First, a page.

Hit ok and Next!
Fill in your Country details and once everything is correct hit Next again.
Set a password and enter an e-mail address. This address is important because the server will send you messages when something is wrong!
Select the correct network card you connected and make sure to fill in a correct FQDN hostname like you see here. Then also fill in all the IP details, it’s best to always use a static IP for your virtual machine host machine.
Once you hit Next you’ll see a quick summary screen and once you hit Install the installation starts!
Ok, all done, let’s reboot!
Once the installation is done, Promxox should automatically boot. If it doesn’t, check your BIOS that you have the Linux BootLoader or SSDs used selected as first boot devices. Since we are running a mirror, make sure to select both so that if one fails it will still boot from the other one!
OK, that’s done. Great! Almost done with all the basics! Let’s configure a few things more, but using the web interface and remote sessions!
First we are going to make sure you can update Proxmox to the latest version. To do that we need to enable to community repository.
To do this we log into the web interface, the address and port number for this are listed on the screen. The first time you will get a security warning, you can ignore this safely. After we proceed you’ll see the proxmox login prompt, there we log in with “root” and the password used during the installer.
Every time you log into this interface you will get a pop-up that you don’t have an official license. There are ways to remove this pop-up but I don’t really condone those methods. You can use the software without paying for it and they only give you a single pop-up when you log in. If you hate the pop-up that much, buy a license. 😉
Ok, once in the interface, the first thing we want to do is get the latest updates. But this doesn’t work out of the box, you need to reconfigure proxmox to use the community repository.
To do this, open a shell and choose xterm. This didn’t work while recording so I opened a putty session instead, basically the same thing. Just connect to the IP of the proxmox host and login with root and your password again.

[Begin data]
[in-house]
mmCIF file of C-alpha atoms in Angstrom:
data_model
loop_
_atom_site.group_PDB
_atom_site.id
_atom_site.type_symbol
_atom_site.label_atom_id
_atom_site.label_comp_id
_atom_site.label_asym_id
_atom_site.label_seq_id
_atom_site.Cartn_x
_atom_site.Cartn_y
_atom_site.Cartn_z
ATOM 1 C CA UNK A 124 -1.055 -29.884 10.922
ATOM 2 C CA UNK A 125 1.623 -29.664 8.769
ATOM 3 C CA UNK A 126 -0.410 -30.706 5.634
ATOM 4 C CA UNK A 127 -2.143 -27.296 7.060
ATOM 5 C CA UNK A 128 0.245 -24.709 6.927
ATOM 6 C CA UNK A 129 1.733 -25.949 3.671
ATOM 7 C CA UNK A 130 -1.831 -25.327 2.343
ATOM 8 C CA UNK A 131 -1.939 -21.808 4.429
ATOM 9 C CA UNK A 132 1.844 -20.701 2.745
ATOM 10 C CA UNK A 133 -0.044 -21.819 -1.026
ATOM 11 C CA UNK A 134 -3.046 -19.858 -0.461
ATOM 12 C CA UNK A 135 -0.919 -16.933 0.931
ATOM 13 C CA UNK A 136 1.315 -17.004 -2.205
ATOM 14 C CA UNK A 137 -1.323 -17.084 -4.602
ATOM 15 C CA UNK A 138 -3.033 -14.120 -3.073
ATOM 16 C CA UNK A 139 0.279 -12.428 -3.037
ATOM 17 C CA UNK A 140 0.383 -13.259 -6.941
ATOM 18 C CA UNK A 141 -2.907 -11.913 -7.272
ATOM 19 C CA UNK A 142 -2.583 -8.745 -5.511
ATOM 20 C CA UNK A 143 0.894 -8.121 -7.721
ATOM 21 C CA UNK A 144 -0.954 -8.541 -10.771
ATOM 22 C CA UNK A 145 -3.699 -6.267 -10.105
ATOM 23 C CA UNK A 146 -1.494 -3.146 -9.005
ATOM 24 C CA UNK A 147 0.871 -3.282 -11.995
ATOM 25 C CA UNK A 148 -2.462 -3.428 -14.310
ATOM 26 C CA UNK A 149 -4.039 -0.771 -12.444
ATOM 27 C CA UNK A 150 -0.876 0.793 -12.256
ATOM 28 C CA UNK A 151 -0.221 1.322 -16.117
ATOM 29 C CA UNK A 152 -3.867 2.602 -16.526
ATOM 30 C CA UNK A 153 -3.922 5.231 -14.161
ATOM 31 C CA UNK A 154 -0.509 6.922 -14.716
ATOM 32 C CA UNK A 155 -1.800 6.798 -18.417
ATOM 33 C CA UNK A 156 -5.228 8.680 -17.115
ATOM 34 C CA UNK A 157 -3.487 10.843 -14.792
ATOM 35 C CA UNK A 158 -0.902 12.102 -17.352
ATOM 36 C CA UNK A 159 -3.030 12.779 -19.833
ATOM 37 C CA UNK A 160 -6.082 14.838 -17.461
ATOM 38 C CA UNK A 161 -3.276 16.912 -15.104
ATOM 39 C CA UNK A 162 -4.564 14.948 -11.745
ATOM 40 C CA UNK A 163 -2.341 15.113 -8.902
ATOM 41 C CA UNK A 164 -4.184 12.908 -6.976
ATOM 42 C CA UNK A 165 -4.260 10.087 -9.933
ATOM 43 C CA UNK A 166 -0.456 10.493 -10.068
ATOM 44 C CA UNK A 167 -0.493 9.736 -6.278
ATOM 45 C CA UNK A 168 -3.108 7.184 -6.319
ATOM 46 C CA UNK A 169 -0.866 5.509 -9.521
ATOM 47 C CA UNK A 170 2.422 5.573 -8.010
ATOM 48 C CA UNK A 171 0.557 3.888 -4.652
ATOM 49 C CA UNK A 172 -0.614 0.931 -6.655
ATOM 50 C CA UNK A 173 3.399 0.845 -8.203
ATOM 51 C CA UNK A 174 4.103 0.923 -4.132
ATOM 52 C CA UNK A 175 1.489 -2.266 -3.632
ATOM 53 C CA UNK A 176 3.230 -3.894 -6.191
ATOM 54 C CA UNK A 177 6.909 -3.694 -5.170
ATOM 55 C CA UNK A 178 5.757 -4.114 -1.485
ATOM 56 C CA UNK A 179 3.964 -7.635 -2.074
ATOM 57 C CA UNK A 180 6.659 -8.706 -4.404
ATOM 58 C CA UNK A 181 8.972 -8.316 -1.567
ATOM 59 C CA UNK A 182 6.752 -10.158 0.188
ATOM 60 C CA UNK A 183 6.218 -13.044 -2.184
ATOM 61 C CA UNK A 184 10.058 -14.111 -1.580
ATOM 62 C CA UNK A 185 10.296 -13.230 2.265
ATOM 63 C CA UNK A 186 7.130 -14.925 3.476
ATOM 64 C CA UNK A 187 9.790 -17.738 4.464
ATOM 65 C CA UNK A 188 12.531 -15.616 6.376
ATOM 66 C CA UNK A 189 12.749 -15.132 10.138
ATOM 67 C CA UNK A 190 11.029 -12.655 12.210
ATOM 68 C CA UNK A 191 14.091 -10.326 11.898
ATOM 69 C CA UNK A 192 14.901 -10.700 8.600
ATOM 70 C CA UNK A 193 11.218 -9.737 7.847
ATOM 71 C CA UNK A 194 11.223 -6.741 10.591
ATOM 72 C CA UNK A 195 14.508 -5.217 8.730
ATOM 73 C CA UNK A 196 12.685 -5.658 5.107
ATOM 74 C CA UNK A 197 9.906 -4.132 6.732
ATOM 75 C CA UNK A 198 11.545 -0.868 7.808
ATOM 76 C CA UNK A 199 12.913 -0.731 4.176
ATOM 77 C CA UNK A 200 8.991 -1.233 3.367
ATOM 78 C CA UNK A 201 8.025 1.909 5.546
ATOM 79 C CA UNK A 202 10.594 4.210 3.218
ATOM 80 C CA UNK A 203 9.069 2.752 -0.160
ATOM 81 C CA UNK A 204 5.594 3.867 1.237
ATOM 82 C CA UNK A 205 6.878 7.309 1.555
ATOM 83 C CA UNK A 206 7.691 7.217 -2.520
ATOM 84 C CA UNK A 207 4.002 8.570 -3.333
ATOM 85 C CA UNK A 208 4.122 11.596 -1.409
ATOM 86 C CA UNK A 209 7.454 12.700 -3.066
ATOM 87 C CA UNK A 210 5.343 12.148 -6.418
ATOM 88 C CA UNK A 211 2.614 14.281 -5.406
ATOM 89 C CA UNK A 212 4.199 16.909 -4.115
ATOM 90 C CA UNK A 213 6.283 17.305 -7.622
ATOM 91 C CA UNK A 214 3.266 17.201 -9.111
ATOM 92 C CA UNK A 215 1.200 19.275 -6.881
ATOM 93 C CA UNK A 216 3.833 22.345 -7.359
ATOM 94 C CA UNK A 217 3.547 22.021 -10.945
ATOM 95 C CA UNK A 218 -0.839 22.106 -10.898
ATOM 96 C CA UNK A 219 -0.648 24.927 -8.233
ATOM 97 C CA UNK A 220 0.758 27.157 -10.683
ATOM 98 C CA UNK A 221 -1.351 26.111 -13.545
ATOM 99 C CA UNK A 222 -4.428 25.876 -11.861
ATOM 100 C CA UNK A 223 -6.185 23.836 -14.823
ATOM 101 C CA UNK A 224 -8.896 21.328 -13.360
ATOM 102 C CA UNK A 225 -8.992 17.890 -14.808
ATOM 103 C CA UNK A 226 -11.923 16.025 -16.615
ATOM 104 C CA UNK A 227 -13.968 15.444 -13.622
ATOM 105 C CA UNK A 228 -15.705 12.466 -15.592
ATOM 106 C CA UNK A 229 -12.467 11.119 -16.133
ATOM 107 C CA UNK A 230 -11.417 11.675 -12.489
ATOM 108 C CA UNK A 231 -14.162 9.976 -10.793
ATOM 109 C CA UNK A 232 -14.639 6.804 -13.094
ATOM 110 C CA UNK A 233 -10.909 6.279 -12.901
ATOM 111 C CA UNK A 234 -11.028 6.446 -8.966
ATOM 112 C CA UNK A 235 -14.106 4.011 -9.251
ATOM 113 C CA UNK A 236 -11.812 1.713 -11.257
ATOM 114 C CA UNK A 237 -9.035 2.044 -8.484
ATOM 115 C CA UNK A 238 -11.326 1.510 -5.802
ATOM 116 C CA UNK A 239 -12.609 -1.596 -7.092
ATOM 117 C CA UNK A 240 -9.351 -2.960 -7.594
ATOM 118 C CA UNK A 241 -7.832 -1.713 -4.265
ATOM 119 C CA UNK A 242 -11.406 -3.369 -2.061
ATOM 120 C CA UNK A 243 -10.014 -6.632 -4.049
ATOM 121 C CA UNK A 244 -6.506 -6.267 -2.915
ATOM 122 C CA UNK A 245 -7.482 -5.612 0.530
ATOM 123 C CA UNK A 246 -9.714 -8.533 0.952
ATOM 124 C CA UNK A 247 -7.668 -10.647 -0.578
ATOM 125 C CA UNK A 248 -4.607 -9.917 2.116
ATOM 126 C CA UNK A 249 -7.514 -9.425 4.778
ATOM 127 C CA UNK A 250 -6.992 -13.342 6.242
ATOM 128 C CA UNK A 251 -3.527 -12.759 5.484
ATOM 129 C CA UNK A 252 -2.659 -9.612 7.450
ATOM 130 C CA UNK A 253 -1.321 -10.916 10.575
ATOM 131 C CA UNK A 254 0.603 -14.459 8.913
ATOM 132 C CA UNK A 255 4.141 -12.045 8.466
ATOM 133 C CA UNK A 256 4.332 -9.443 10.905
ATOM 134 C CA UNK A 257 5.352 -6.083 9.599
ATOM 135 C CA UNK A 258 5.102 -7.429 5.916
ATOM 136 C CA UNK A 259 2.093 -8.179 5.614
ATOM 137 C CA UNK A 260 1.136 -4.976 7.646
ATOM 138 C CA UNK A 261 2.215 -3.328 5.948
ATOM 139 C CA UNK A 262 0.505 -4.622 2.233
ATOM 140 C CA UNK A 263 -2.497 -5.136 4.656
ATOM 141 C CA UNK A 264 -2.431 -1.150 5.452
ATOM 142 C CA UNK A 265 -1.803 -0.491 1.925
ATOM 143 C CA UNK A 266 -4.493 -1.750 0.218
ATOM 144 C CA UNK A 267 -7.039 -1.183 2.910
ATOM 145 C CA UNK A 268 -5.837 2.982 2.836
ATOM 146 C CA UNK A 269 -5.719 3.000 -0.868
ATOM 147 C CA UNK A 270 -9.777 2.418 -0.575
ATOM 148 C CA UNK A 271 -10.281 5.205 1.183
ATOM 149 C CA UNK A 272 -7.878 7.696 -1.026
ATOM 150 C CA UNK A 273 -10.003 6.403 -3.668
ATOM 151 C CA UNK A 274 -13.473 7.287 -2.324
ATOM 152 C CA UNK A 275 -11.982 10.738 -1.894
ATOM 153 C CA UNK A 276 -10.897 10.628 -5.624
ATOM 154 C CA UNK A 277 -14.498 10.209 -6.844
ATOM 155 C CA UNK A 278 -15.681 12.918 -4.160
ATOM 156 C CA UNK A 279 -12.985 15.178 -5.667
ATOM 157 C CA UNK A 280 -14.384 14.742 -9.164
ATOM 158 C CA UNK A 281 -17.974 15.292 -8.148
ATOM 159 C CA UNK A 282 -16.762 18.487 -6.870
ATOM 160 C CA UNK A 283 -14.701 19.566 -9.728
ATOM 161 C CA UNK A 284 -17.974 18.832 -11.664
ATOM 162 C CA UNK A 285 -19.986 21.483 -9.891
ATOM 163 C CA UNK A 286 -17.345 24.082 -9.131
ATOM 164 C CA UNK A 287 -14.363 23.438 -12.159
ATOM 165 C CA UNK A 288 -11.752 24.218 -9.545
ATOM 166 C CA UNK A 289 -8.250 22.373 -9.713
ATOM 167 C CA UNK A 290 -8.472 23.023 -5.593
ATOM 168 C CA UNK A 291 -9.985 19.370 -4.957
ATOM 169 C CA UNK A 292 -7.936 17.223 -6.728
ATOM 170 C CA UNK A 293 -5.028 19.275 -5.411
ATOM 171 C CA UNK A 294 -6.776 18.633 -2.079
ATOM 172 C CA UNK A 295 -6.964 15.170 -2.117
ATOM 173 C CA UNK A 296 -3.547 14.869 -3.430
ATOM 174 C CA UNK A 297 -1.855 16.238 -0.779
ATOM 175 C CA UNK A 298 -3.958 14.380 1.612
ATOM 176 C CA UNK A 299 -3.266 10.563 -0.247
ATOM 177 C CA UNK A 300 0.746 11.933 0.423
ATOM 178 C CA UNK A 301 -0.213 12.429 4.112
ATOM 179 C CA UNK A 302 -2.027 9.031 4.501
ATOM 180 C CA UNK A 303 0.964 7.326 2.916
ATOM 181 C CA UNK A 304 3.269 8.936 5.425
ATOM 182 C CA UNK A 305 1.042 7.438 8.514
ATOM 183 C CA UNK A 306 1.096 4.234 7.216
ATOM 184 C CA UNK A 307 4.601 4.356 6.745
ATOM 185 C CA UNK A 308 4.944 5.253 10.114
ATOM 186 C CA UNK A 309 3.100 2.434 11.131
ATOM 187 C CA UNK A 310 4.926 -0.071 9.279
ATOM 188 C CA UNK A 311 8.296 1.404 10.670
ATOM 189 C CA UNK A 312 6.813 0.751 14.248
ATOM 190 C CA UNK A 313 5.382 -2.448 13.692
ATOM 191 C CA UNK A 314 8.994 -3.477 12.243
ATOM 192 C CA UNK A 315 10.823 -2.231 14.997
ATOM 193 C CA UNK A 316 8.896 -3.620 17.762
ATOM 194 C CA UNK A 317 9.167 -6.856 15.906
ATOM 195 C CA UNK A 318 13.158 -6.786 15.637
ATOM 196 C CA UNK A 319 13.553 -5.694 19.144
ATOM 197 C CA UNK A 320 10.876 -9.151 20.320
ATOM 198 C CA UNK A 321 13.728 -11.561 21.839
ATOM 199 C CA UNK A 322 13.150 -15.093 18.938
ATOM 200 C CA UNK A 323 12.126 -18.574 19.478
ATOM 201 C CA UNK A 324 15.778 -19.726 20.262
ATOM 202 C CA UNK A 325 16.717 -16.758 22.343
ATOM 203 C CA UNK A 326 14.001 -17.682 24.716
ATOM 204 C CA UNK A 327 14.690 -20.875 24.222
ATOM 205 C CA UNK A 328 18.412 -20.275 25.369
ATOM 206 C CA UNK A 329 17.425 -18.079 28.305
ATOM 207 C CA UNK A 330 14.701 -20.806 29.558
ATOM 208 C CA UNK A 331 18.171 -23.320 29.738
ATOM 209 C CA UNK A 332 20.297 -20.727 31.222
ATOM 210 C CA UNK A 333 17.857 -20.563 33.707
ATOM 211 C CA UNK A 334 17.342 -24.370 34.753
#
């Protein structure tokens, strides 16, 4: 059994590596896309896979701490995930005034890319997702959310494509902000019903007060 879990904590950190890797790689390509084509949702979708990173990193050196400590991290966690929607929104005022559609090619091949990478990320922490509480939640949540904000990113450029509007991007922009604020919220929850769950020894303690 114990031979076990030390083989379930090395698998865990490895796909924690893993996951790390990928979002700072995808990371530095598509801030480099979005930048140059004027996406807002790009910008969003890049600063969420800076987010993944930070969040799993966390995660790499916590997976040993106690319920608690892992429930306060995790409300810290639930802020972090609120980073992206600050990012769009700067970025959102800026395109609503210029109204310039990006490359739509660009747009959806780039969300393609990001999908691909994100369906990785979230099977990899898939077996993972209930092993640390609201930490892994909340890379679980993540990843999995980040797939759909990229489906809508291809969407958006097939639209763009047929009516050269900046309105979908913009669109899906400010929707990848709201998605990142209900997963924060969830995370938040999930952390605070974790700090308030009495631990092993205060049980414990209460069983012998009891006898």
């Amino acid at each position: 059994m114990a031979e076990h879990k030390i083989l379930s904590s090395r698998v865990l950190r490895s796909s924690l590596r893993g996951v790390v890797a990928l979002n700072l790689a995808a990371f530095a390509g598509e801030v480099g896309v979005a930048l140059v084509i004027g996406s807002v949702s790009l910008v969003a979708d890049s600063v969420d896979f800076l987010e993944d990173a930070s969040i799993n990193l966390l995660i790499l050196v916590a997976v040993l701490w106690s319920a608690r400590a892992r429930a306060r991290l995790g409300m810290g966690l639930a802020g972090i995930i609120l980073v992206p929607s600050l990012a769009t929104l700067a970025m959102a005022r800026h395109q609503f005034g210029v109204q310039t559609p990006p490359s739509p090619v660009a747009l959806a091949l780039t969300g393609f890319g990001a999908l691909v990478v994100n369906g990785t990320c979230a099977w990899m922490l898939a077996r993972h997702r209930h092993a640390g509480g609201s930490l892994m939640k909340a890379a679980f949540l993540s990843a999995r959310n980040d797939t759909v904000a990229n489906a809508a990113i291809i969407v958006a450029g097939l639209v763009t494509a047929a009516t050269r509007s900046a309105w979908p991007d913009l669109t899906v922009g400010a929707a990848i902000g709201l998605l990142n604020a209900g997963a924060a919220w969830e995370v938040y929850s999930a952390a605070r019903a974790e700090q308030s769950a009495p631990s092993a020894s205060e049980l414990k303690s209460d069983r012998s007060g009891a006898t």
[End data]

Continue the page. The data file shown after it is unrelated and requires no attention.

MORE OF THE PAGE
There we are going to change the repositories available. All these steps will also be type out in a blog article so you can repeat them more easily.
Basically, we are removing the pve-enterprise repository file and then editing the default one to include the community version.
After that we can run a “apt update” to get all the latest information and then install it using “apt dist-upgrade”.
Once that’s done, give the machine a reboot and you’re done, updating will now also work from the GUI. To make sure the GUI reflects all changes, give it a refresh once the server is back up.
Ok, next let’s configure a simple RAIDz pool. I’ll be doing videos on more complex ZFS technical details and how to create more advanced pools but for now this is fine to start out with.
My disks have already been used so although they show up under “disks” I can’t configure a pool on them, let’s fix that. Also, although configuring a pool from the GUI now is available I’d rather still do it from the command-line. That way I have a bit more control over it and I also like to use /dev/disk/by-id links instead of /dev/sda sdb etc.. Using the /dev/disk/by-id links it doesn’t matter how you reshuffle your disks, even between controllers or systems, they will always work!